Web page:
“I’ve got someone who could use your help. She heads up a non-profit group that needs to promote itself better. I told her you’d get in touch.”
My colleague handed me her contact information.
I followed up with a phone call. And I still haven’t heard back. Not a peep. And this is someone who needs – and asked for – my help.
An isolated case? Hardly..
Last month, I sent a proposal to a prospect to revamp his website. He was very excited about the project – but every time I try to reach him to get a “yes” or a “no,” all I get is silence. He too ‘should’ have responded – but he hasn’t.
When this happens, it’s annoying – but that doesn’t necessarily mean you’re being ignored. These days, it seems to be the way more and more very busy people are simply saying “Not right now.”
So what do you do about it? Do you leave the ball in their court and just sit around waiting for them to hit it back? Of course not.
It takes an average of seven (some even say 10, 12 or 20) sales calls to close a deal. So if you always give up after the first couple of tries, you’ll never sell your product or service to anyone. It’s your responsibility to remind your prospects (sometimes again and again) that they are interested in your proposal. It’s your responsibility to be PERSISTENTuntil they’re ready to continue the conversation.
That said, here are five tried-and-true techniques that I – and people I know – use to speed up the process:
1. Ask for a simple “yes” or “no.” Some people respond to straight-talking. And this can help to make a response much simpler for your prospect, because they haven’t got to make up an excuse, or explain their current situation.
So consider writing a simple e-mail message that says, “I appreciate that you’re really busy, and I don’t want to chase you again. So please, just give me a yes or no!” Often you’ll get a response, one way or another.
2. Put “Second Request” in the e-mail subject line. When faced with silence, Howard Stone, co-author of “Too Young to Retire”, sends the same e-mail message a week later with “Second Request” in the subject line.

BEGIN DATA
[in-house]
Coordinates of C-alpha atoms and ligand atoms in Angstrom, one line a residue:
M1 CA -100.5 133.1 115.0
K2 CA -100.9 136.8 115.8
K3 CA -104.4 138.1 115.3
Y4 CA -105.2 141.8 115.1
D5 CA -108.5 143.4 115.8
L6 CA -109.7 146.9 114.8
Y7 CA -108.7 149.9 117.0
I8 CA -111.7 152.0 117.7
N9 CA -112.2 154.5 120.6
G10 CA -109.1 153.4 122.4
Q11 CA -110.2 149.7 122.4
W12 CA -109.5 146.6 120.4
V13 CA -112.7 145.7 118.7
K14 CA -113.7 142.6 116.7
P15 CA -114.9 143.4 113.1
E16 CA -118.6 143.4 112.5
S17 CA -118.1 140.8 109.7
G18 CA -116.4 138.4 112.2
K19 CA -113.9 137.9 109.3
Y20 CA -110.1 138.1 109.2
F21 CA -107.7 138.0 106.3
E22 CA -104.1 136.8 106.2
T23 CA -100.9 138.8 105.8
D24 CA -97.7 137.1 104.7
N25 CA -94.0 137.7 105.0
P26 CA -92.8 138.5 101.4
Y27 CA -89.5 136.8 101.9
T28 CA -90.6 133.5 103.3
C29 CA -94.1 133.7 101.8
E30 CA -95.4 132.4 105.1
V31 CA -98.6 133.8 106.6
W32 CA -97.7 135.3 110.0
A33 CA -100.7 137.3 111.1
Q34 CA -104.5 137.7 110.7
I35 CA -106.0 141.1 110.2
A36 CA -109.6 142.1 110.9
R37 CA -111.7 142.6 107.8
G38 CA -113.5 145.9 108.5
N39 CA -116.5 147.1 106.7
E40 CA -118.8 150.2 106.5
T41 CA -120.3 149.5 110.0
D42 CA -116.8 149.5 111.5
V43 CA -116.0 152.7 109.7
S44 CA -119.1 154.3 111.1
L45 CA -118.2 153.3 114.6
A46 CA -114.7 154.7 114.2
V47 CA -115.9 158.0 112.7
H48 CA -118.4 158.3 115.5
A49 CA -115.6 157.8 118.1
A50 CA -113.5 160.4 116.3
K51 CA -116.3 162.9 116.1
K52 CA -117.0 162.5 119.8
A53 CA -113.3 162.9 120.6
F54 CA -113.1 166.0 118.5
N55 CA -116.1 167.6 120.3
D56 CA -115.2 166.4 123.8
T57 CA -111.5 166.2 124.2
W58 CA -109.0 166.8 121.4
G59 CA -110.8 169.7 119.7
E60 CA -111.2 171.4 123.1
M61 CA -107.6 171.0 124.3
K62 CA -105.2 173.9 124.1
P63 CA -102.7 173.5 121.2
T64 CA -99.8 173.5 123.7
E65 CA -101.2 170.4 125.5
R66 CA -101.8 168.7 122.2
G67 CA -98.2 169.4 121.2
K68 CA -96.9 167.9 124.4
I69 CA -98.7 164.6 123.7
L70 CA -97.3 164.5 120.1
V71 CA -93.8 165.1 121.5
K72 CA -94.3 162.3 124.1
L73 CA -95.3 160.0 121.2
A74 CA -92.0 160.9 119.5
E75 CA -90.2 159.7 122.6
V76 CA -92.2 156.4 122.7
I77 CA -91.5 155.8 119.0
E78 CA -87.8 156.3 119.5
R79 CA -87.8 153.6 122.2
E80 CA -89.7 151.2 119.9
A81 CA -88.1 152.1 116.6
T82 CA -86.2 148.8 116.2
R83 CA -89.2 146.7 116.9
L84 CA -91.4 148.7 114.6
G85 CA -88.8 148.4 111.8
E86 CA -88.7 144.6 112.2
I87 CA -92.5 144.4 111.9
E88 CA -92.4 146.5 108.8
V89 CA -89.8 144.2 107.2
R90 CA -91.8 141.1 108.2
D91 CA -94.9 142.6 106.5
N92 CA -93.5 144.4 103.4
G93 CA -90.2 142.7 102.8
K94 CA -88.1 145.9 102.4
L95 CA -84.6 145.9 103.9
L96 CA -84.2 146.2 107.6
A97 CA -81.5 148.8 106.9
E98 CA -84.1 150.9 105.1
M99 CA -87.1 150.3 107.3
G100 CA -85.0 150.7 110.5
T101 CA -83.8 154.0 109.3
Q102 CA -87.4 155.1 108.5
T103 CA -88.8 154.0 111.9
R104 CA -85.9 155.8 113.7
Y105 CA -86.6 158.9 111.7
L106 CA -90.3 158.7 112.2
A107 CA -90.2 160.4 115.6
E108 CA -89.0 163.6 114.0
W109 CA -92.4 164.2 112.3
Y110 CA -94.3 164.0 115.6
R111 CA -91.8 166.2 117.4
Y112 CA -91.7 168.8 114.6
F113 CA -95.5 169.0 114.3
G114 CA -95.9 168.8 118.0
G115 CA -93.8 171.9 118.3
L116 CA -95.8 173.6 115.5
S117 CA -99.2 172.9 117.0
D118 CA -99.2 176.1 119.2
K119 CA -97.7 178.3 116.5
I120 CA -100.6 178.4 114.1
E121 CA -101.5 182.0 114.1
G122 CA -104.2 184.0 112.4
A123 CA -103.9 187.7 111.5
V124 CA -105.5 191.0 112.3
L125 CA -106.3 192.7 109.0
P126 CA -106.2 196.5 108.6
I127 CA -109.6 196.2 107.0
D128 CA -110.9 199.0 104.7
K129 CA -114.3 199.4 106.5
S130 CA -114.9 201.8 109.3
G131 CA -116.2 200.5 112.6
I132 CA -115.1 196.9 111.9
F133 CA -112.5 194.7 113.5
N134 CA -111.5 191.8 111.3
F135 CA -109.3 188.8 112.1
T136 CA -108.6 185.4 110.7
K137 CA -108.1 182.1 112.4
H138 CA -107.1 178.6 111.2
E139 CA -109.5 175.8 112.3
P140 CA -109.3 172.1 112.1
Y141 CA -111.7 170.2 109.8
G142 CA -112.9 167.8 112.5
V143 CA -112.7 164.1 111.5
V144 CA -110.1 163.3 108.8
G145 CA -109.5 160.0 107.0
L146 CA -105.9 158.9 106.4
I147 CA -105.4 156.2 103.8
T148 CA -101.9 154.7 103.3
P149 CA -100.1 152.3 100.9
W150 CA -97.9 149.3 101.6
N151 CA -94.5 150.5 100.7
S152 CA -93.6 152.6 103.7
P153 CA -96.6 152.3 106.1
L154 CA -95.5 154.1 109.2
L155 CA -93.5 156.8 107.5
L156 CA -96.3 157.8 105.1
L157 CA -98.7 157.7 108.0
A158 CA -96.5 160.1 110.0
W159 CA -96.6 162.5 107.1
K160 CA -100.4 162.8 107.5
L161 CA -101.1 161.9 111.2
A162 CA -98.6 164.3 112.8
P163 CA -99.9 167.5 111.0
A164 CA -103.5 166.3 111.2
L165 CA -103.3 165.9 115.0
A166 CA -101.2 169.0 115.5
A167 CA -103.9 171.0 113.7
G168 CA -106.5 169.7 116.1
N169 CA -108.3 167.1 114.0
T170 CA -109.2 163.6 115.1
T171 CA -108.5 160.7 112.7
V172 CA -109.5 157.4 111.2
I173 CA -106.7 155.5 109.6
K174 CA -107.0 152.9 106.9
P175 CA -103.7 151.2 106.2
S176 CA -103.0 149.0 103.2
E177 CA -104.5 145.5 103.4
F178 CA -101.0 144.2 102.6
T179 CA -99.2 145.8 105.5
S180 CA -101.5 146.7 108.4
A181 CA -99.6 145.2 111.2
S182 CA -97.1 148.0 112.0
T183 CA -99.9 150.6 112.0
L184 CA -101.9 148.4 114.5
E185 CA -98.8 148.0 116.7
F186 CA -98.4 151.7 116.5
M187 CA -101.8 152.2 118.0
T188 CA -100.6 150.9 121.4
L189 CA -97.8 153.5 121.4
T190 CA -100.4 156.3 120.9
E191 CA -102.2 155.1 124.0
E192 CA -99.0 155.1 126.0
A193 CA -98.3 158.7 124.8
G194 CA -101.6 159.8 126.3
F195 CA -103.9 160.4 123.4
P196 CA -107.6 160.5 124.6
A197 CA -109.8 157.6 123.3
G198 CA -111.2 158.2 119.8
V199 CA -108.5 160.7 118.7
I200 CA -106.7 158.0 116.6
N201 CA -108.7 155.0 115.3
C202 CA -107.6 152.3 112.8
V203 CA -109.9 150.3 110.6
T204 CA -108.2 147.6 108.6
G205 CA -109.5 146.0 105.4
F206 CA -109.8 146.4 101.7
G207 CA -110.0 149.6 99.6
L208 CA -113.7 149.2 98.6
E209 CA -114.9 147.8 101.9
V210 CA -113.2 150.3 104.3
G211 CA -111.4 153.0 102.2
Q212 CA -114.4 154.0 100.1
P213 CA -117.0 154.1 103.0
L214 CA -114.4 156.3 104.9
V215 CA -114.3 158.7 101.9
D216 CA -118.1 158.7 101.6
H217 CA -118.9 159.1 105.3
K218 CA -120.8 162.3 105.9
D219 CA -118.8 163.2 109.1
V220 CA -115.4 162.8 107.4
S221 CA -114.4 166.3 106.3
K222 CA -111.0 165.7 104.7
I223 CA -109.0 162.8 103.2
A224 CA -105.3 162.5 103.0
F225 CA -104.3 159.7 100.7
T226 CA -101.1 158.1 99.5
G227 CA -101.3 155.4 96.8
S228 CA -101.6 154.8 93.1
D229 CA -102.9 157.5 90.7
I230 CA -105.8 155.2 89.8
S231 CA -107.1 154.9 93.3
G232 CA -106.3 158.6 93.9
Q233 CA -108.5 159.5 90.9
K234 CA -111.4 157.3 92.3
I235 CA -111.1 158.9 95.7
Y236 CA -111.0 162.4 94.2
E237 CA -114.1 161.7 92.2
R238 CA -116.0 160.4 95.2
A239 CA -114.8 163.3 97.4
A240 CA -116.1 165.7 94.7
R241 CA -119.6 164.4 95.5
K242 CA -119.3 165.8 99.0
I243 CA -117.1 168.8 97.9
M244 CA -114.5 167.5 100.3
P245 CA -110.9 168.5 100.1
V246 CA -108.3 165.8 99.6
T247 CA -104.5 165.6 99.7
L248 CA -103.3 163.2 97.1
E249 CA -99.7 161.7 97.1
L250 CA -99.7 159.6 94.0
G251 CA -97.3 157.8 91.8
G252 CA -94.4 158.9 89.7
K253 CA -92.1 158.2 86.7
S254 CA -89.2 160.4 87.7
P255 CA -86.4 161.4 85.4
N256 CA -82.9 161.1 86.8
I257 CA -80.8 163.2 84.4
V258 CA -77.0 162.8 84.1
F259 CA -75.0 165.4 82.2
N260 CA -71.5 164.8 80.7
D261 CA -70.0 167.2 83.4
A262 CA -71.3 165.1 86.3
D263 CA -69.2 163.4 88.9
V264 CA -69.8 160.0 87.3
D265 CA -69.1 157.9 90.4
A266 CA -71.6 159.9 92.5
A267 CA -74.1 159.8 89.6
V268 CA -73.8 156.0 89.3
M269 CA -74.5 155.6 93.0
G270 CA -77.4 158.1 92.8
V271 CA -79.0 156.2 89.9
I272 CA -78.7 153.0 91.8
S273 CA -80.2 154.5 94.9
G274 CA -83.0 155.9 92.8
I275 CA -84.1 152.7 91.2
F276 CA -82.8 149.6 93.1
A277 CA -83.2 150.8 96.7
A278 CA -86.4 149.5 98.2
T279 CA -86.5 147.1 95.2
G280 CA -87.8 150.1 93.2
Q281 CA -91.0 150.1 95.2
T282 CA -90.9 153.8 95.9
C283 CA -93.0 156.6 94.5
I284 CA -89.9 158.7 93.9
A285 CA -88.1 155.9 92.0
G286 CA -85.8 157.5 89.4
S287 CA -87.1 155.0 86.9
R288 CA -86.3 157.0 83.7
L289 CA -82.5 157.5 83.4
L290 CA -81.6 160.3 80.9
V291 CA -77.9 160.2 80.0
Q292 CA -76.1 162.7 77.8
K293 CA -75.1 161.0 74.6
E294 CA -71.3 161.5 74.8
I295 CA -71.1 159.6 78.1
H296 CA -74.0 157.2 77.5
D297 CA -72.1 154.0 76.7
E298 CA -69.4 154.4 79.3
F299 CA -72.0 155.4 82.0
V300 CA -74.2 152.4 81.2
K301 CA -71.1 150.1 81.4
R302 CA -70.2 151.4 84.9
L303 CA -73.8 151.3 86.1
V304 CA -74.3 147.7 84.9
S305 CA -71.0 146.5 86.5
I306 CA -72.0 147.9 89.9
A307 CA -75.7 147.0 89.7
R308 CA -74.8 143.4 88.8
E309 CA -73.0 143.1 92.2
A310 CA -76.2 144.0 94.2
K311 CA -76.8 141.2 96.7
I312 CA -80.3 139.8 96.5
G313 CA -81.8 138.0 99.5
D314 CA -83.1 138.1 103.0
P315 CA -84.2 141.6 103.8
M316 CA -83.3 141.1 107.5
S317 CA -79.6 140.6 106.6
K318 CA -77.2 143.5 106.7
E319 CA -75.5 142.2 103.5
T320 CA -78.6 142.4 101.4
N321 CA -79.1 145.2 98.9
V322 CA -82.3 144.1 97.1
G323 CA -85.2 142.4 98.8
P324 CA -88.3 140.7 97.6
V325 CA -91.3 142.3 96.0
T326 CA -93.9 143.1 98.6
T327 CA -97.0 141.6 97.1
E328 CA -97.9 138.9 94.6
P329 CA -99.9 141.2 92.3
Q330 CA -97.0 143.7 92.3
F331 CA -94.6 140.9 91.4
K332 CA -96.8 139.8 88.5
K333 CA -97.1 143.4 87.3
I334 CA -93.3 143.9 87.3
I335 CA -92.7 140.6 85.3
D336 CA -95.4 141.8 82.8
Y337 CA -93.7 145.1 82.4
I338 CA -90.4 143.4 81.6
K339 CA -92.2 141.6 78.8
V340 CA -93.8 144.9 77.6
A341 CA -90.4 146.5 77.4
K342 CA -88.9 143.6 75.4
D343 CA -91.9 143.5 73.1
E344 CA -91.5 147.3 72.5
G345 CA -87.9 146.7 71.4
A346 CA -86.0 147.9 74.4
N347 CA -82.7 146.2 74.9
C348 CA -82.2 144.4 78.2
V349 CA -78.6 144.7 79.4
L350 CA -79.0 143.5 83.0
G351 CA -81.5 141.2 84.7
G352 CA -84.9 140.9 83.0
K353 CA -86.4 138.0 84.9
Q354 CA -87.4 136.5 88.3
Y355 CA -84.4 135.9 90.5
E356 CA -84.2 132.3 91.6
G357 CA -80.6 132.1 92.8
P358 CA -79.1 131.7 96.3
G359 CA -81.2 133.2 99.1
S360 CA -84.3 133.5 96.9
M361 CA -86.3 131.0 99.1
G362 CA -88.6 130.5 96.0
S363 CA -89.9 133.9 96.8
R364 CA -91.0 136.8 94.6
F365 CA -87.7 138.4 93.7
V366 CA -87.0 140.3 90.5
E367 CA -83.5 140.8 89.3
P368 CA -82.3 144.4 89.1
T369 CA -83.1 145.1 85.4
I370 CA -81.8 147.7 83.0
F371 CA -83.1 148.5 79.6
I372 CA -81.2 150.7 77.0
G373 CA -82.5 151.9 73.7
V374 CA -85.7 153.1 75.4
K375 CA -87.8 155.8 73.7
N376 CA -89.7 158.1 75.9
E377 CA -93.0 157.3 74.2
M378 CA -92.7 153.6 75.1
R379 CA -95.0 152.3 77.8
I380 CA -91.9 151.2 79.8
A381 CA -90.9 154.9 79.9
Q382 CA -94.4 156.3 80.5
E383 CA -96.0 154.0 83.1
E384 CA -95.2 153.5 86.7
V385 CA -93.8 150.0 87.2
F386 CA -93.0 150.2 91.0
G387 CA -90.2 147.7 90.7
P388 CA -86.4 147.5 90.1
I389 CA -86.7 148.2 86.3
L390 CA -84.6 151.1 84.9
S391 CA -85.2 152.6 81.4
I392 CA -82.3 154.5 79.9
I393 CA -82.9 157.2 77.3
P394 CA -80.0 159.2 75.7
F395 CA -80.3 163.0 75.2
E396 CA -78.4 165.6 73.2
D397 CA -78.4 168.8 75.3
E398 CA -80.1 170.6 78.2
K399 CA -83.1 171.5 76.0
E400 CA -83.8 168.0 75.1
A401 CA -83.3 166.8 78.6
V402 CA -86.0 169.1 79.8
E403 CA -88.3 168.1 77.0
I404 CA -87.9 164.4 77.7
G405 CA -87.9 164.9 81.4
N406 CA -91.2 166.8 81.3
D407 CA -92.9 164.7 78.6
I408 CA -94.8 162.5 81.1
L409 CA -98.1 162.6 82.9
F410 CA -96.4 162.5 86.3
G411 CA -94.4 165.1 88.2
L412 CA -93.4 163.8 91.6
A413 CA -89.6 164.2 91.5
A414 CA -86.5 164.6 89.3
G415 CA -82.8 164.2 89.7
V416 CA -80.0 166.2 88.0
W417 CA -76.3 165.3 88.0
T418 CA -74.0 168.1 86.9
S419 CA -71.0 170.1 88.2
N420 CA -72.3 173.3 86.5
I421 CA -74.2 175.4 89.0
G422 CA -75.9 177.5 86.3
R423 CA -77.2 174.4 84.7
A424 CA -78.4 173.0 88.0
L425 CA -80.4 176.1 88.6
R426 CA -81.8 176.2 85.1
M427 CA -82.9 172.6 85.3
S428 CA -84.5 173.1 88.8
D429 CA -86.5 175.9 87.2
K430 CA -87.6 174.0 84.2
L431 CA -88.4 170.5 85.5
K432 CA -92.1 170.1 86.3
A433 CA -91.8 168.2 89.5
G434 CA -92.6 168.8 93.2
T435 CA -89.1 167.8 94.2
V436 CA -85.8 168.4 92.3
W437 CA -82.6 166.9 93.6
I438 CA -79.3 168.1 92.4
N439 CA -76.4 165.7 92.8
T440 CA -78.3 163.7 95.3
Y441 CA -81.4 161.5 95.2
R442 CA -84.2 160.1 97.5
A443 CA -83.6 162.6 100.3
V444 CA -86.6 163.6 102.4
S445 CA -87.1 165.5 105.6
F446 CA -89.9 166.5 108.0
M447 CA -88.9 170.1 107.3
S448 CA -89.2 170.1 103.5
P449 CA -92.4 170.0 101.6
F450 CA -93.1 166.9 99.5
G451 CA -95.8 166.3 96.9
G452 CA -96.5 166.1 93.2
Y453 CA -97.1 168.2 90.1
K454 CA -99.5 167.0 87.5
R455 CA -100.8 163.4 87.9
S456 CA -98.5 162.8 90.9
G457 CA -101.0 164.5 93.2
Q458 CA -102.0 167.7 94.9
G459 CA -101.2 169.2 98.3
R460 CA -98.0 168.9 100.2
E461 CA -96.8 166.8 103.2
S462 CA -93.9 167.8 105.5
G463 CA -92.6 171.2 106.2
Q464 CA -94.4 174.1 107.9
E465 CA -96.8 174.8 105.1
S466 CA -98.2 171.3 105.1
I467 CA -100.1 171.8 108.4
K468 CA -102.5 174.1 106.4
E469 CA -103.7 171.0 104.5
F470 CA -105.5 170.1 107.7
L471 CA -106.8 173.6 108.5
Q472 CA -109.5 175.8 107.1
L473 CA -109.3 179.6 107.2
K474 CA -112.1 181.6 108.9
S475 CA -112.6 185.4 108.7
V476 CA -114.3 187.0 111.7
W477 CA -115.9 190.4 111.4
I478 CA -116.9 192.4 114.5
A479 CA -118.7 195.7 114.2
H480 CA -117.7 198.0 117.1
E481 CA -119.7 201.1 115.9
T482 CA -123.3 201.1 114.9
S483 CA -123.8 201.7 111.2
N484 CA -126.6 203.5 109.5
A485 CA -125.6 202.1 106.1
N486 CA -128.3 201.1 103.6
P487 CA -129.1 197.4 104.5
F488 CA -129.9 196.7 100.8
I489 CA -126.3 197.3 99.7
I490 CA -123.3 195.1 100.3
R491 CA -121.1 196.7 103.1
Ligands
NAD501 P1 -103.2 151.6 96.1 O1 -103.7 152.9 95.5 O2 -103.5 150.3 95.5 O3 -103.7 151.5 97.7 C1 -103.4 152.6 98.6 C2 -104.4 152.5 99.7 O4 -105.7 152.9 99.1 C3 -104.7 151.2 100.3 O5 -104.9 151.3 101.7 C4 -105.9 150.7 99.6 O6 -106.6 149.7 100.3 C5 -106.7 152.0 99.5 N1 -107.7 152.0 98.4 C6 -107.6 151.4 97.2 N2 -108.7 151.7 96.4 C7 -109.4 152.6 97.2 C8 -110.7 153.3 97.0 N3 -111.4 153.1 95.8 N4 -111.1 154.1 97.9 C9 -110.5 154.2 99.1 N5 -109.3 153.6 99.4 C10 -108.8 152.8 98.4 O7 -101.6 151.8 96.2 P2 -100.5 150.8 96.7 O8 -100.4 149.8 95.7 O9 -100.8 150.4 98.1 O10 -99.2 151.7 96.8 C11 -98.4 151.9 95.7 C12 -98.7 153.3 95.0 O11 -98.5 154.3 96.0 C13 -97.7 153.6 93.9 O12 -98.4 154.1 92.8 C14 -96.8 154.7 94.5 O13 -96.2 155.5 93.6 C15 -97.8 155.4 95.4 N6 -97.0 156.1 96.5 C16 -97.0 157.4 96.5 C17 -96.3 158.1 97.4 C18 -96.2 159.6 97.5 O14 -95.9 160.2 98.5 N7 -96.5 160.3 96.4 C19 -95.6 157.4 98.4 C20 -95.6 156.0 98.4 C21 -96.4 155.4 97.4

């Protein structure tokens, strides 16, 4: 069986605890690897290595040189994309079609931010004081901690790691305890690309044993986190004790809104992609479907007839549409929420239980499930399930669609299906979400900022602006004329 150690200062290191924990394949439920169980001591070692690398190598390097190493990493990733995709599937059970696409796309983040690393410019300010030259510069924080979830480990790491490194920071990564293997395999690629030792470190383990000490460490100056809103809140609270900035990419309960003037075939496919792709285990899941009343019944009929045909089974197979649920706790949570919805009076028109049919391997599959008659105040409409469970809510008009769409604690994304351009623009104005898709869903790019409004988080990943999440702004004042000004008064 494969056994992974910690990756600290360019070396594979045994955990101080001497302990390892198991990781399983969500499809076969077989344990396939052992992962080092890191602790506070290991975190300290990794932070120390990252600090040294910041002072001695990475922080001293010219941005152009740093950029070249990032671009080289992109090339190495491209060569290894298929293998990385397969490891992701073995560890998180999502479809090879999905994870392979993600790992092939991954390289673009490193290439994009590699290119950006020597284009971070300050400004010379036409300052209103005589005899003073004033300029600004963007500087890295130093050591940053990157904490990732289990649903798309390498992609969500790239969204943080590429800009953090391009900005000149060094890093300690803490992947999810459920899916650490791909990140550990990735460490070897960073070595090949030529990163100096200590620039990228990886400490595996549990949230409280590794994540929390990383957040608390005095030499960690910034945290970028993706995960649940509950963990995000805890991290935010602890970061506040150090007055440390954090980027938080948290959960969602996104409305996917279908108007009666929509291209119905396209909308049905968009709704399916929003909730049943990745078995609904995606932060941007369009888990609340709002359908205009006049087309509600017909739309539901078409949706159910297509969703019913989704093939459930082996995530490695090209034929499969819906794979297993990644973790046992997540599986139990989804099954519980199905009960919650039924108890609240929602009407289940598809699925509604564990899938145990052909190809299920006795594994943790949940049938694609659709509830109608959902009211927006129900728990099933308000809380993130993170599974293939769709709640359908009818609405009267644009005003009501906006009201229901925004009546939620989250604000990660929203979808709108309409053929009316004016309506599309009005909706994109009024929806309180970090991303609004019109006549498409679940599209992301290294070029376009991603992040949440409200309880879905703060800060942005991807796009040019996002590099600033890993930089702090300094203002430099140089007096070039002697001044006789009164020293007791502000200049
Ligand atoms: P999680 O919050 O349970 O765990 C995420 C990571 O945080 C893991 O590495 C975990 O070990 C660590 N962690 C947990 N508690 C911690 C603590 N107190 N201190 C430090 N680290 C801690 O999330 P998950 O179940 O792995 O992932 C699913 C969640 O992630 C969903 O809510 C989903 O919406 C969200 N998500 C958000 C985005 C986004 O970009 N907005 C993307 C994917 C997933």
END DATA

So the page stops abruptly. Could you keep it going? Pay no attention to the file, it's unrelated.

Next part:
3. Give them a deadline to respond. Some people only take action when a deadline is looming. So ask your prospects to respond by a certain date, (and always try and give a reason for the deadline)..
4. Express concern. On a second or third try, express concern by saying “I hope you are alright.” This works especially well with people you know personally. It brings the interaction to a human level, reminds them that there’s a real person trying to reach them, and usually provokes a response.
5. Put them on auto-drip. Whether or not you have a deal pending, you should have an automated marketing sequence in place to help keep your name in all your prospects’ minds. The three best ways to remind them of the service that you provide are with a monthly (or even bi-weekly) e-mail newsletter, a print newsletter, or a direct-mail postcard.
And remember this: When they’re ready to go ahead with your proposal, they will be GRATEFUL that you didn’t give up. In fact, the next time you call, they just might say, “I’m so glad to hear from you. I’ve been meaning to call.”
P.S. I’m preparing my work schedule for the final three months of the year, so if you’d like, we can jump on the phone together for an hour, and I’ll identify where your weaknesses are, and map out a follow-up strategy that will make BIG improvements to your sales over the coming months and into next year.
Simply go here to book your slot in my diary, and tell me a little bit about your business, and your ambitions and goals.